to allege sufficient facts from which it could be inferred that Defendants are “employers” under
the FLSA, MWHL, and MWPCL. Plaintiffs do not need to allege facts showing that piercing the
corporate veil is necessary. See, e.g., Iraheta v. Lam Yuen LLC, No. DKC–12–1426, 2012 WL
5995689, at *4 (D. Md. Nov. 29, 2012) (holding that individual defendants could be found liable
as “employers” under the FLSA, MWHL, and MWPCL, and denying the defendants’ motion to
dismiss based on the argument that they were individuals who could not be held personally liable
under general principles of Maryland corporation law); Guzman v. D & S Capital LLC, No. 14–
CV–01799, 2015 WL 772797, at *4 (D. Md. Feb. 20, 2015) (holding that the defendants’ “. . .
argument that Plaintiff needs to pierce the corporate veil to have them qualify as employers
under the FLSA lacks merit.”); Roman v. Guapos III, Inc., 970 F. Supp. 2d 407, 416 (D. Md.
2013) (“It is well settled that an individual may qualify as an employer and face liability under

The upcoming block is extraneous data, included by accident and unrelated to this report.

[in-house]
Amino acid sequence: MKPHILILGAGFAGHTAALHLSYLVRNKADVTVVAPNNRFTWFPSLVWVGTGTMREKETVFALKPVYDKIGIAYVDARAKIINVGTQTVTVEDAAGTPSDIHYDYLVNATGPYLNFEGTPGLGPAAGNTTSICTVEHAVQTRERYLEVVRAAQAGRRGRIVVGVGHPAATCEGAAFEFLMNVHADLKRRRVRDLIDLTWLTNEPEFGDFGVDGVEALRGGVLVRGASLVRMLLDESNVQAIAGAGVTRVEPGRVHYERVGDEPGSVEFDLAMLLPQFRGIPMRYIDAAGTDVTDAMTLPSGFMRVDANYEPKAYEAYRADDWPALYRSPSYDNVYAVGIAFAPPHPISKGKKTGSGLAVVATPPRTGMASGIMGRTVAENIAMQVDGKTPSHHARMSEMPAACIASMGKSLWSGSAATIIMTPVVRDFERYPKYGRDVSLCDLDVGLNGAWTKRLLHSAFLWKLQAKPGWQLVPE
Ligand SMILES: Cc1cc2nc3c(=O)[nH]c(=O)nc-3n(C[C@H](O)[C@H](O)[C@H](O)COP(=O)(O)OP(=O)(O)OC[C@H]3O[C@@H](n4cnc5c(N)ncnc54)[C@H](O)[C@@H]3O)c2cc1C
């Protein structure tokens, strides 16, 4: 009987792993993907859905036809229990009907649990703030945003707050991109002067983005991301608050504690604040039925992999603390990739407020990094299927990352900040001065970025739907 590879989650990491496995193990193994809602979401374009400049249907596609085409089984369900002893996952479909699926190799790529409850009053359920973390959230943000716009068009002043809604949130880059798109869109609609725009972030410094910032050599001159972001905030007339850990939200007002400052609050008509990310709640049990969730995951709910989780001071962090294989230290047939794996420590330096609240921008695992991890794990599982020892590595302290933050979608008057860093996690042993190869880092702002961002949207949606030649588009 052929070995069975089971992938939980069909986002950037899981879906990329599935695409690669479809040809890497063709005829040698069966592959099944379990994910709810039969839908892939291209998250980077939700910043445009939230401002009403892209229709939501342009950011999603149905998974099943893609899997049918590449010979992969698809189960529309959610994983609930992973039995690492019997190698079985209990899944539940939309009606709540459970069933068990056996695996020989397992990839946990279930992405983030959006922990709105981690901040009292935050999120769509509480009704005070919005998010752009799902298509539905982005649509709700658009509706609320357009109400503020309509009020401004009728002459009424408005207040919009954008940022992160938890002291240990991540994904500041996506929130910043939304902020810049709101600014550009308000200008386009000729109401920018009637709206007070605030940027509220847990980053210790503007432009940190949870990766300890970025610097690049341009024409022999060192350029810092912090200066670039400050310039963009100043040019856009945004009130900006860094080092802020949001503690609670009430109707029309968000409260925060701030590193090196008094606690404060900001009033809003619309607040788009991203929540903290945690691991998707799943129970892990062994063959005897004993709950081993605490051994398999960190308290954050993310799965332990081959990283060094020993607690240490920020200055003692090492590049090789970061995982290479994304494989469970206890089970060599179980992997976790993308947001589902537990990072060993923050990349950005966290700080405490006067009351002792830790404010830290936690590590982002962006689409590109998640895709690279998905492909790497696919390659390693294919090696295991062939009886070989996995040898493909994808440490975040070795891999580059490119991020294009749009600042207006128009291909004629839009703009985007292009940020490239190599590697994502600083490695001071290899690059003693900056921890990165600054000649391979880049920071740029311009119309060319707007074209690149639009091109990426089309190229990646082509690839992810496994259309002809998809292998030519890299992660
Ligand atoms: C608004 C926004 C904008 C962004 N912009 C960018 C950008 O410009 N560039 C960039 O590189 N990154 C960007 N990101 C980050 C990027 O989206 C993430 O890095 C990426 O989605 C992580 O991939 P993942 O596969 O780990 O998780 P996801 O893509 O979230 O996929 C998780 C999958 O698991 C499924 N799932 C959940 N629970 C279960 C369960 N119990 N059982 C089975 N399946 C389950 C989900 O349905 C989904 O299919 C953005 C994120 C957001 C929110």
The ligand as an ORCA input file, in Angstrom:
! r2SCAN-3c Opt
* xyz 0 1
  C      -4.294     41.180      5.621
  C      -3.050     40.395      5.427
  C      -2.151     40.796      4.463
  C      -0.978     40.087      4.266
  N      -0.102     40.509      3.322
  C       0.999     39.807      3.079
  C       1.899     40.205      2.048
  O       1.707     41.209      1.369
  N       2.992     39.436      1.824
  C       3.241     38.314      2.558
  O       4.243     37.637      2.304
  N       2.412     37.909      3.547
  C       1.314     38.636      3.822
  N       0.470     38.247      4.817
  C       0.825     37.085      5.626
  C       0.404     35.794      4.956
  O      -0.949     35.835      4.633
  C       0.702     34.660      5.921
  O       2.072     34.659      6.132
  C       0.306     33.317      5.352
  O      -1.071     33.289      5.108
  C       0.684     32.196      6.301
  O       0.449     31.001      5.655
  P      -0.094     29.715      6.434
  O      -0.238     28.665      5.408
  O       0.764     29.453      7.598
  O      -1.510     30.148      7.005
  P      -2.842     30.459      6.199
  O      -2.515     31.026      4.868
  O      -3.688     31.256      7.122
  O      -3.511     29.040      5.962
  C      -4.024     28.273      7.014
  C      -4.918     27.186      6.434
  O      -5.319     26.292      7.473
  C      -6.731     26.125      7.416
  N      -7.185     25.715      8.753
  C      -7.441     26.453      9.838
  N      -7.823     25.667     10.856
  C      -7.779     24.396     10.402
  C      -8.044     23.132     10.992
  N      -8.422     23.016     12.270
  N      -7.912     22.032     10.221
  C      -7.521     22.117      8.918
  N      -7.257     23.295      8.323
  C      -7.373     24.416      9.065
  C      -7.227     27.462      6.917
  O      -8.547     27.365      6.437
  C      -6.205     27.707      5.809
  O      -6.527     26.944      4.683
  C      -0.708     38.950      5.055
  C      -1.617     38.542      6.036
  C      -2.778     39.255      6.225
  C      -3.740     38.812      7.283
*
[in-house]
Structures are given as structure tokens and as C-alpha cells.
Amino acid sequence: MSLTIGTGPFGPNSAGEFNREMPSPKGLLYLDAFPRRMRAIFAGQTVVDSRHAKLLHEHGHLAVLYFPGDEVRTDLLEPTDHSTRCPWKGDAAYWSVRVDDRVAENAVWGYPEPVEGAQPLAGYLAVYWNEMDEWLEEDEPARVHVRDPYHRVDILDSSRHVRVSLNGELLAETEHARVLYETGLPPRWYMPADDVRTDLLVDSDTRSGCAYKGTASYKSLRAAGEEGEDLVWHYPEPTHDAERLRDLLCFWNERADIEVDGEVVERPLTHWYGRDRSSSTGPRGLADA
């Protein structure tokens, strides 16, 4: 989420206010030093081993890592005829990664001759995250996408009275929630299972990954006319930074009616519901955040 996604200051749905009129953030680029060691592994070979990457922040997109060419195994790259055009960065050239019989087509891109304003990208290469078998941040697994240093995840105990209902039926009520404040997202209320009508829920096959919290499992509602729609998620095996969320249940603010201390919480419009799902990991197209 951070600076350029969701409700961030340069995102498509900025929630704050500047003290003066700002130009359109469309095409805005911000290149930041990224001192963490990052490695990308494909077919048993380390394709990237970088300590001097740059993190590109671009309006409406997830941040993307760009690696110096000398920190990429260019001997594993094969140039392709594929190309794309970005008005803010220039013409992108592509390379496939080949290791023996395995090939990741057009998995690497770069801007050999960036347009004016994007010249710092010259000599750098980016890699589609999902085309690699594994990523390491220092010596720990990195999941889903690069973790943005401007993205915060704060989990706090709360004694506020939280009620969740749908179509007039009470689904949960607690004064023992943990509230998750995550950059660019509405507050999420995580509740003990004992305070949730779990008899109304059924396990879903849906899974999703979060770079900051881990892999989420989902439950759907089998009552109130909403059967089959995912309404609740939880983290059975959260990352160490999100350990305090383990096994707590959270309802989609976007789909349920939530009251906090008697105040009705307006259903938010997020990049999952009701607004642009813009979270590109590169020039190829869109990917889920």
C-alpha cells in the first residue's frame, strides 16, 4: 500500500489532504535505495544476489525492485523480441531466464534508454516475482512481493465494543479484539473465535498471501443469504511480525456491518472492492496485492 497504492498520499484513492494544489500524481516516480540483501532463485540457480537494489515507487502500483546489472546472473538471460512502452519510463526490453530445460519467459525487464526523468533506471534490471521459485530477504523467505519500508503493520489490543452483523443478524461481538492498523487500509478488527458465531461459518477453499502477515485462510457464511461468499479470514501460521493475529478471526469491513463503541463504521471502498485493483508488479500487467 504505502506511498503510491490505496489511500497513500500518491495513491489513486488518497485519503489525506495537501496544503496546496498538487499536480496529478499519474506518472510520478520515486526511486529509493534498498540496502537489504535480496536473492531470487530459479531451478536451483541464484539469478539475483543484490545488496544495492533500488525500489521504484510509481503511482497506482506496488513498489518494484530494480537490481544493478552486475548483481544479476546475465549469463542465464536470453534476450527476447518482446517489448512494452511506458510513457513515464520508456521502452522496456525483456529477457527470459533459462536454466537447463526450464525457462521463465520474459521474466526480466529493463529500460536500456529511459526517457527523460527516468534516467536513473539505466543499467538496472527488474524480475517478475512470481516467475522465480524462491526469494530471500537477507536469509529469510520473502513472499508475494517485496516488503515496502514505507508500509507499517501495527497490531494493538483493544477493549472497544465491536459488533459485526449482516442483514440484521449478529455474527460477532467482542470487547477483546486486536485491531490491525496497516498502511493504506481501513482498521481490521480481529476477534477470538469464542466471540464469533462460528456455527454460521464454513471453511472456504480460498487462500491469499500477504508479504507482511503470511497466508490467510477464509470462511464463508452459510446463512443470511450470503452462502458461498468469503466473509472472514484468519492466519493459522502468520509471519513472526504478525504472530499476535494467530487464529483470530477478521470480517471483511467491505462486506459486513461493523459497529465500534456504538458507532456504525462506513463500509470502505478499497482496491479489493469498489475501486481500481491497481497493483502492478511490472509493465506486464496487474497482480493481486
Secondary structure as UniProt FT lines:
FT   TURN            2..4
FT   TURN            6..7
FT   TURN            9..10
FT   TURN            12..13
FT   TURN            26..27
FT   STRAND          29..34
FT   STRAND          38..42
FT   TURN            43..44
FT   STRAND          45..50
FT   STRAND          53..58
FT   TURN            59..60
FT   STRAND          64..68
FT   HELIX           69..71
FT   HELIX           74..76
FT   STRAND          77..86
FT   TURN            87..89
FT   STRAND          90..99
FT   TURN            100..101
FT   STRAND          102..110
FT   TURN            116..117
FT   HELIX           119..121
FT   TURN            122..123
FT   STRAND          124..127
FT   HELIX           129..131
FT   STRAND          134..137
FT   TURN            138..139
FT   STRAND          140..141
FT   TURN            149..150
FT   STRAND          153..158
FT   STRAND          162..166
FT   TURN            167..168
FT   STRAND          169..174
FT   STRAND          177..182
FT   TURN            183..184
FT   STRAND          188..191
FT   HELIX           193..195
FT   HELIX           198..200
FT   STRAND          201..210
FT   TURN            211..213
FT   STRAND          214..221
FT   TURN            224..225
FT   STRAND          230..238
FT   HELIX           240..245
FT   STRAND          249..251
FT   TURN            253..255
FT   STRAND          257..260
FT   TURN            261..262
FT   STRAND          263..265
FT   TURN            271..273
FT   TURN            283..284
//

the FLSA.”); Pearson v. Prof'l 50 States Protection, LLC, No. RDB–09–3232, 2010 WL
4225533, at *4 (D. Md. Oct. 26, 2010) (collecting cases).
The FLSA generally requires employers, among other things, (1) to pay their employees
in accordance with applicable minimum wage rates, and (2) to provide their employees with
overtime compensation for all hours worked in excess of a forty-hour workweek. See 29 U.S.C.
§§ 206-207. Under the FLSA, an “employer” is “any person acting directly or indirectly in the
interest of an employer in relation to an employee.” Id. § 203(d). The definition of “employer”
should “be interpreted broadly to achieve Congress’s intent to provide a remedy to employees for
their employers’ wage and hour violations.” Gionfriddo v. Jason Zink, LLC, 769 F. Supp. 2d
880, 890 (D. Md. 2011). This does not mean however, that it should be inferred that Congress